The Grandees of Government

Sep 24, 2013

While it is known as the home of freedom-loving Founding Fathers, Virginia has also had a history of undemocratic institutions and tendencies.  That was the controversial topic of a book launch and discussion hosted by the Library of Virginia.

Author and historian Brent Tarter discovered primary sources with those ideas throughout the 400 years of the Commonwealth’s history.

Tarter found that from the start, state leaders embraced a hierarchical society and political institutions that excluded people—hence, the book’s title.

“I call it ‘The Grandees of Government.’ That’s an 18th-century phrase used to refer to one of the most powerful of the members of the House of Burgesses in the 1750s.  During the first two centuries of Virginia’s history, the government was of the tobacco planters, by the tobacco planters, and for the tobacco planters," said Tarter.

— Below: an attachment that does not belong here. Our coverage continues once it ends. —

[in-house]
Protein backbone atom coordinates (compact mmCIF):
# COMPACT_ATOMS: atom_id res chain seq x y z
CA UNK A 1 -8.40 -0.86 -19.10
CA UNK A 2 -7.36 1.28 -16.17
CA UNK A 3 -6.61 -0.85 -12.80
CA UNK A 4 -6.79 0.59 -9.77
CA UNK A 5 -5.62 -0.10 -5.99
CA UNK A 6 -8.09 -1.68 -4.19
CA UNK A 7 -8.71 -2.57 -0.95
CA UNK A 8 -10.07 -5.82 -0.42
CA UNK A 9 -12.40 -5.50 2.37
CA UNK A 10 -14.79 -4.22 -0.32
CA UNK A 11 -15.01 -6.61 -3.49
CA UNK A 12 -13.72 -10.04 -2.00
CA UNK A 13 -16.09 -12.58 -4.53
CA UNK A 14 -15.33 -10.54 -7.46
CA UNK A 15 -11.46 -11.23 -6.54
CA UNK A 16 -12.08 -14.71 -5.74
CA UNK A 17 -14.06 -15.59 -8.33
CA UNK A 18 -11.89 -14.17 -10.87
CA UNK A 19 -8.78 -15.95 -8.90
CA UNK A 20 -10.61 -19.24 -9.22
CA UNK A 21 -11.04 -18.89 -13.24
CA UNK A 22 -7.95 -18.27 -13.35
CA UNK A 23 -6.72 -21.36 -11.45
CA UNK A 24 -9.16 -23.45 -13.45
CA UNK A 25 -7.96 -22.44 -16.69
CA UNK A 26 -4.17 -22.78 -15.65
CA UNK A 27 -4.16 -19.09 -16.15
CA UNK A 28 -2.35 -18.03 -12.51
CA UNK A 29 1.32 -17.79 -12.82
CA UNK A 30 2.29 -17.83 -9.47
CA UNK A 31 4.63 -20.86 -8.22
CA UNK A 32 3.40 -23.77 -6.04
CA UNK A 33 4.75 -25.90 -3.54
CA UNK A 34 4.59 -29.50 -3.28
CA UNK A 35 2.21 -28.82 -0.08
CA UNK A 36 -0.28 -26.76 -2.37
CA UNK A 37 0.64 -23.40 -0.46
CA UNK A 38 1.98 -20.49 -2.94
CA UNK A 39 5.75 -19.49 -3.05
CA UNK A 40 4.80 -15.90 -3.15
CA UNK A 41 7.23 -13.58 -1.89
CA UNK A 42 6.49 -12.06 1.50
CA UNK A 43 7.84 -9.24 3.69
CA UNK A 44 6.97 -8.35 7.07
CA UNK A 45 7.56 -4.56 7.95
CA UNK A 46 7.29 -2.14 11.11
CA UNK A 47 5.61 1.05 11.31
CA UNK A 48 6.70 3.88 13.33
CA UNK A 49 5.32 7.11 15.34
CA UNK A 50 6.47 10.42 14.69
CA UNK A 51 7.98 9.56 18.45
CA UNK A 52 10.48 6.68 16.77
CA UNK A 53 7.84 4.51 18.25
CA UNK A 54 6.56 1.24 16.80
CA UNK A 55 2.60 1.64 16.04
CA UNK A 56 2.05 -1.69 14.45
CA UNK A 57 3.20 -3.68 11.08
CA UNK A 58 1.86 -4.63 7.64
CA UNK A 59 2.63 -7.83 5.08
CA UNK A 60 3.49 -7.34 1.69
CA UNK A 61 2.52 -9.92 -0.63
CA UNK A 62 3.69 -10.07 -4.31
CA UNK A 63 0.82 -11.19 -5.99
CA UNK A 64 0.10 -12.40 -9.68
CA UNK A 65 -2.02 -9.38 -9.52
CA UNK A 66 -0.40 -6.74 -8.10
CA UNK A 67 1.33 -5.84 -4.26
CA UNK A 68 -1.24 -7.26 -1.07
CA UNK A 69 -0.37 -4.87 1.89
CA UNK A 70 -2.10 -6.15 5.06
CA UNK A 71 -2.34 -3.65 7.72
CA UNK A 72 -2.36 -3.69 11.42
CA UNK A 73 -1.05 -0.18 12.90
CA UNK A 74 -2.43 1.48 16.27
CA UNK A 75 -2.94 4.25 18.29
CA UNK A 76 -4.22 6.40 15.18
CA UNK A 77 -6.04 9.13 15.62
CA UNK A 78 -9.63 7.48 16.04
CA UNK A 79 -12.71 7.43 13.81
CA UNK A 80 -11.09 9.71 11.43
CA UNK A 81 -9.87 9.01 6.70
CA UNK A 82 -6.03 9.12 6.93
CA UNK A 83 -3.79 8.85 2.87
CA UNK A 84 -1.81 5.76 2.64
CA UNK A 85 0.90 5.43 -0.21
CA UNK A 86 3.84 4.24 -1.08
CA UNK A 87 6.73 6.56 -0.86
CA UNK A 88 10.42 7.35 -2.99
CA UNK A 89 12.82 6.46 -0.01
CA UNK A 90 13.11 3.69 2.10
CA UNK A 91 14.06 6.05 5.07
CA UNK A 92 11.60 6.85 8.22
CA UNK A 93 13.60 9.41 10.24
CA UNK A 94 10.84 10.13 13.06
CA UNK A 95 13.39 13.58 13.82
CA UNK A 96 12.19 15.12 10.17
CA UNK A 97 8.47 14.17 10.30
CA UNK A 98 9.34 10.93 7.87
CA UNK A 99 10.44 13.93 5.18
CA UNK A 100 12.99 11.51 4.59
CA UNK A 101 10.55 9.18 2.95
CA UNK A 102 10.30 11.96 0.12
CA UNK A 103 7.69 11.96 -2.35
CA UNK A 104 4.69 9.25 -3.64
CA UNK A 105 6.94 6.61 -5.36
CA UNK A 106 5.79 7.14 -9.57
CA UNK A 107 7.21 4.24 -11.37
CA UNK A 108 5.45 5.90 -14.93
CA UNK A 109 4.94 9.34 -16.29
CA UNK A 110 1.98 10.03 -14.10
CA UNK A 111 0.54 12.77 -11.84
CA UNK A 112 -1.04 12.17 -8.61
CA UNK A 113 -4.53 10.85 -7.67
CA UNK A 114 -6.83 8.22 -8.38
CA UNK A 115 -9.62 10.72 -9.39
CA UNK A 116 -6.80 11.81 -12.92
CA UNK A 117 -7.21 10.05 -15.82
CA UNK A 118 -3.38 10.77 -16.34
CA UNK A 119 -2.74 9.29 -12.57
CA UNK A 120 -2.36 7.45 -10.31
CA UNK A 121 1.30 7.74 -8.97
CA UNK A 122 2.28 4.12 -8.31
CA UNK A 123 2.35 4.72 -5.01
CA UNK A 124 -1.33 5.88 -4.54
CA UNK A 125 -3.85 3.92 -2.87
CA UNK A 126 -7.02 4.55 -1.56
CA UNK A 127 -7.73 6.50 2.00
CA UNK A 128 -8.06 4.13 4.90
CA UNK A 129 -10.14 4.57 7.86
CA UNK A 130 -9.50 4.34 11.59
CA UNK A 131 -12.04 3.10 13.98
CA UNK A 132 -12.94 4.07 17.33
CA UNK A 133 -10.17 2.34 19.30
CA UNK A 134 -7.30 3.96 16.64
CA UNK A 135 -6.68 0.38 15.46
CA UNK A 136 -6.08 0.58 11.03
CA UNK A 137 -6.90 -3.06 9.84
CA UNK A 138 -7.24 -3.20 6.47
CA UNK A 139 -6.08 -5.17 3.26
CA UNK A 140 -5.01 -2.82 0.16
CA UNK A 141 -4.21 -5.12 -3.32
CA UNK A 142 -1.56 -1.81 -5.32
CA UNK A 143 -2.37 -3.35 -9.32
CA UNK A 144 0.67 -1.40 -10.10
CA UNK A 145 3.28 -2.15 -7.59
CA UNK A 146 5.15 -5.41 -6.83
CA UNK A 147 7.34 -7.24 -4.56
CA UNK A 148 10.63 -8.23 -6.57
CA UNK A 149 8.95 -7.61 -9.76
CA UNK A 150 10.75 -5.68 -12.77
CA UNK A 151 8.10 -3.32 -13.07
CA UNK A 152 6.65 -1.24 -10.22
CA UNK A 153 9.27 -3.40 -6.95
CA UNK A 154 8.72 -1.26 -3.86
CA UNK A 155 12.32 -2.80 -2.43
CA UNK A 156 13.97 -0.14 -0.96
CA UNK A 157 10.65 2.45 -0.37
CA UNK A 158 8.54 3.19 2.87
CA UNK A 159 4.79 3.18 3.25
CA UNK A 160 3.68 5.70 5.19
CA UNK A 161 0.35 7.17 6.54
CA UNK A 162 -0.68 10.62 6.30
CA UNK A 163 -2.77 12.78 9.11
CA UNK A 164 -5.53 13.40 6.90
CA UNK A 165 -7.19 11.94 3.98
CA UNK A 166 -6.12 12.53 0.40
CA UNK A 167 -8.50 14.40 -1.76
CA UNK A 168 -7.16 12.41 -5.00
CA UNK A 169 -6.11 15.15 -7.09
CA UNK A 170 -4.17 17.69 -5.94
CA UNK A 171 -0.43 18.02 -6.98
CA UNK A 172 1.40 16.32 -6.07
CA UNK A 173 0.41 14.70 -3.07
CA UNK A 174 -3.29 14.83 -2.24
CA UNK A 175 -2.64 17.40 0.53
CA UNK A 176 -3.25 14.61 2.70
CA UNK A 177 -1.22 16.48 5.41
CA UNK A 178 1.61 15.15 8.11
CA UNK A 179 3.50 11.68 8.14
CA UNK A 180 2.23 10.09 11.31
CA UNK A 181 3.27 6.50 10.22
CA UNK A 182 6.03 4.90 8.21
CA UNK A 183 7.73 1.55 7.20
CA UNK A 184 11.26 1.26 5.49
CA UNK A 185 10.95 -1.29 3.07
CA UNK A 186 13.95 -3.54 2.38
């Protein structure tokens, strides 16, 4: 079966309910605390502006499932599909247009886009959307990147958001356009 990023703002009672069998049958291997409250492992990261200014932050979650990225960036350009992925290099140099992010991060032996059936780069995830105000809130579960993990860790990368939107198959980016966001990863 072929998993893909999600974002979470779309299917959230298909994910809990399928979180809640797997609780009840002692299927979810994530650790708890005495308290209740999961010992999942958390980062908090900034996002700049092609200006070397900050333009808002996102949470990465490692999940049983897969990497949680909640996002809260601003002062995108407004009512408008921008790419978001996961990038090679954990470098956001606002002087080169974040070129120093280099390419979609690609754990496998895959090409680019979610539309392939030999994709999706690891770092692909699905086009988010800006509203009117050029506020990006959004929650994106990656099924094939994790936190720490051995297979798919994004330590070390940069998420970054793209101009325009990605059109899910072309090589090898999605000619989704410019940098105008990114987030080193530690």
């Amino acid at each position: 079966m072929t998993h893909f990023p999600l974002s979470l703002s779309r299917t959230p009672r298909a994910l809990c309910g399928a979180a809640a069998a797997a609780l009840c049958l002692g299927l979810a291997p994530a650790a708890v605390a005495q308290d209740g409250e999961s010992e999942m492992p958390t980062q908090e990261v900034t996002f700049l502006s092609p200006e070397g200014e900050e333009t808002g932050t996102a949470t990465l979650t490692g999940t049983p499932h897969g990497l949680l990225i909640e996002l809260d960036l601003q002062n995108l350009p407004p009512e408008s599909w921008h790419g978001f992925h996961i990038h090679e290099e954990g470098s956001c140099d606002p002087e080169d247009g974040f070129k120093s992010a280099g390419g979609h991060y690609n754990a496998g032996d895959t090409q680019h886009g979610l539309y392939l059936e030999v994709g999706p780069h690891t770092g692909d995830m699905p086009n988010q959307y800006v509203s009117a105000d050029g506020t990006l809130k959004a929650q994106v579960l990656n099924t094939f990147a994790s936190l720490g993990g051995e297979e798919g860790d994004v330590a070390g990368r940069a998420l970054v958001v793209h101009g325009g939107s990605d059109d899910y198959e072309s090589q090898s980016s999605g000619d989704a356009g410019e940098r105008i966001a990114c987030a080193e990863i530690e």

Post-Civil War, African-Americans exercised the rights to vote and govern, which were stripped away by the 1902 Constitution. Tarter calls that “serious backsliding” that erased democratic gains.

“That set the stage for an extremely small group of political leaders in the Democratic party to dominate politics and government for decades.  In fact, they dominated government in Virginia from the mid-1880s to the mid-1960s.  They left out the black people, they left out the women, and maintained a political economy that favored the same sorts of people for generations.”

Tarter says the General Assembly’s traditional dominance continues with its strict Dillon Rule power over localities. The book is published by UVA Press.